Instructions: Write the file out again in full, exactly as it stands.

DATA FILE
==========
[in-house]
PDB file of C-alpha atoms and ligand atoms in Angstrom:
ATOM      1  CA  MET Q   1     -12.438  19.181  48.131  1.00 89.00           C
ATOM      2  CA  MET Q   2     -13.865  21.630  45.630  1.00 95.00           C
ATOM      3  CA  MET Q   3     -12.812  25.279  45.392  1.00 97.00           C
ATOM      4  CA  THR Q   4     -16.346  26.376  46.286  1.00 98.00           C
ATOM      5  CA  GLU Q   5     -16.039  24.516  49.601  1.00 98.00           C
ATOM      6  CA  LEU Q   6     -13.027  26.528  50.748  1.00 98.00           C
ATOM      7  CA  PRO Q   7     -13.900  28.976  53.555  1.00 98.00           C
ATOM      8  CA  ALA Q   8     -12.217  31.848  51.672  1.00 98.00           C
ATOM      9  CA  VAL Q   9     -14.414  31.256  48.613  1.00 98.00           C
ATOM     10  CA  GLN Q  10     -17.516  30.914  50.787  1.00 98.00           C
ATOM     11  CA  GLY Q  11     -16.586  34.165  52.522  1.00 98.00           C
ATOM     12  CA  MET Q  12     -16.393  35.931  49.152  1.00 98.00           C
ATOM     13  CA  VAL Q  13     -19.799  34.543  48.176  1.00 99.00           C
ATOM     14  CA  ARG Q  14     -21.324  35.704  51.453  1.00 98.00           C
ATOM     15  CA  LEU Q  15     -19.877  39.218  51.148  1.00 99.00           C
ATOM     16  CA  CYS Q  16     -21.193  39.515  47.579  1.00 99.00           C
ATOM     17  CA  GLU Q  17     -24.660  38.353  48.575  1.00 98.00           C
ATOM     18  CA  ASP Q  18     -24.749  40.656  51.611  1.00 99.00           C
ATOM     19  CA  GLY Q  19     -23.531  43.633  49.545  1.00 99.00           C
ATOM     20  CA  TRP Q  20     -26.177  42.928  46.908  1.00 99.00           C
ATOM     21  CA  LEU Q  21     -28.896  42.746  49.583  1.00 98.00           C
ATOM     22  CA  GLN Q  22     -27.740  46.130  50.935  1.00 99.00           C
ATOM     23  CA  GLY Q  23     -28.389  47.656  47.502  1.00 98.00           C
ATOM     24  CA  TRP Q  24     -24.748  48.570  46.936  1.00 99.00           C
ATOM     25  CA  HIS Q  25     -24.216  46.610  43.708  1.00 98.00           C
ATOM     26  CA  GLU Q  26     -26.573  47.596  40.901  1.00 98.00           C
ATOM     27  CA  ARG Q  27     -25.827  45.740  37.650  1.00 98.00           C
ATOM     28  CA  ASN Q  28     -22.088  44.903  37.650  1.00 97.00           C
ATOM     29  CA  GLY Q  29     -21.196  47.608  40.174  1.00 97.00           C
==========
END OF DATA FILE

[in-house]
PDB file of C-alpha atoms and ligand atoms in Angstrom:
ATOM      1  CA  MET Q   1     -12.438  19.181  48.131  1.00 89.00           C
ATOM      2  CA  MET Q   2     -13.865  21.630  45.630  1.00 95.00           C
ATOM      3  CA  MET Q   3     -12.812  25.279  45.392  1.00 97.00           C
ATOM      4  CA  THR Q   4     -16.346  26.376  46.286  1.00 98.00           C
ATOM      5  CA  GLU Q   5     -16.039  24.516  49.601  1.00 98.00           C
ATOM      6  CA  LEU Q   6     -13.027  26.528  50.748  1.00 98.00           C
ATOM      7  CA  PRO Q   7     -13.900  28.976  53.555  1.00 98.00           C
ATOM      8  CA  ALA Q   8     -12.217  31.848  51.672  1.00 98.00           C
ATOM      9  CA  VAL Q   9     -14.414  31.256  48.613  1.00 98.00           C
ATOM     10  CA  GLN Q  10     -17.516  30.914  50.787  1.00 98.00           C
ATOM     11  CA  GLY Q  11     -16.586  34.165  52.522  1.00 98.00           C
ATOM     12  CA  MET Q  12     -16.393  35.931  49.152  1.00 98.00           C
ATOM     13  CA  VAL Q  13     -19.799  34.543  48.176  1.00 99.00           C
ATOM     14  CA  ARG Q  14     -21.324  35.704  51.453  1.00 98.00           C
ATOM     15  CA  LEU Q  15     -19.877  39.218  51.148  1.00 99.00           C
ATOM     16  CA  CYS Q  16     -21.193  39.515  47.579  1.00 99.00           C
ATOM     17  CA  GLU Q  17     -24.660  38.353  48.575  1.00 98.00           C
ATOM     18  CA  ASP Q  18     -24.749  40.656  51.611  1.00 99.00           C
ATOM     19  CA  GLY Q  19     -23.531  43.633  49.545  1.00 99.00           C
ATOM     20  CA  TRP Q  20     -26.177  42.928  46.908  1.00 99.00           C
ATOM     21  CA  LEU Q  21     -28.896  42.746  49.583  1.00 98.00           C
ATOM     22  CA  GLN Q  22     -27.740  46.130  50.935  1.00 99.00           C
ATOM     23  CA  GLY Q  23     -28.389  47.656  47.502  1.00 98.00           C
ATOM     24  CA  TRP Q  24     -24.748  48.570  46.936  1.00 99.00           C
ATOM     25  CA  HIS Q  25     -24.216  46.610  43.708  1.00 98.00           C
ATOM     26  CA  GLU Q  26     -26.573  47.596  40.901  1.00 98.00           C
ATOM     27  CA  ARG Q  27     -25.827  45.740  37.650  1.00 98.00           C
ATOM     28  CA  ASN Q  28     -22.088  44.903  37.650  1.00 97.00           C
ATOM     29  CA  GLY Q  29     -21.196  47.608  40.174  1.00 97.00           C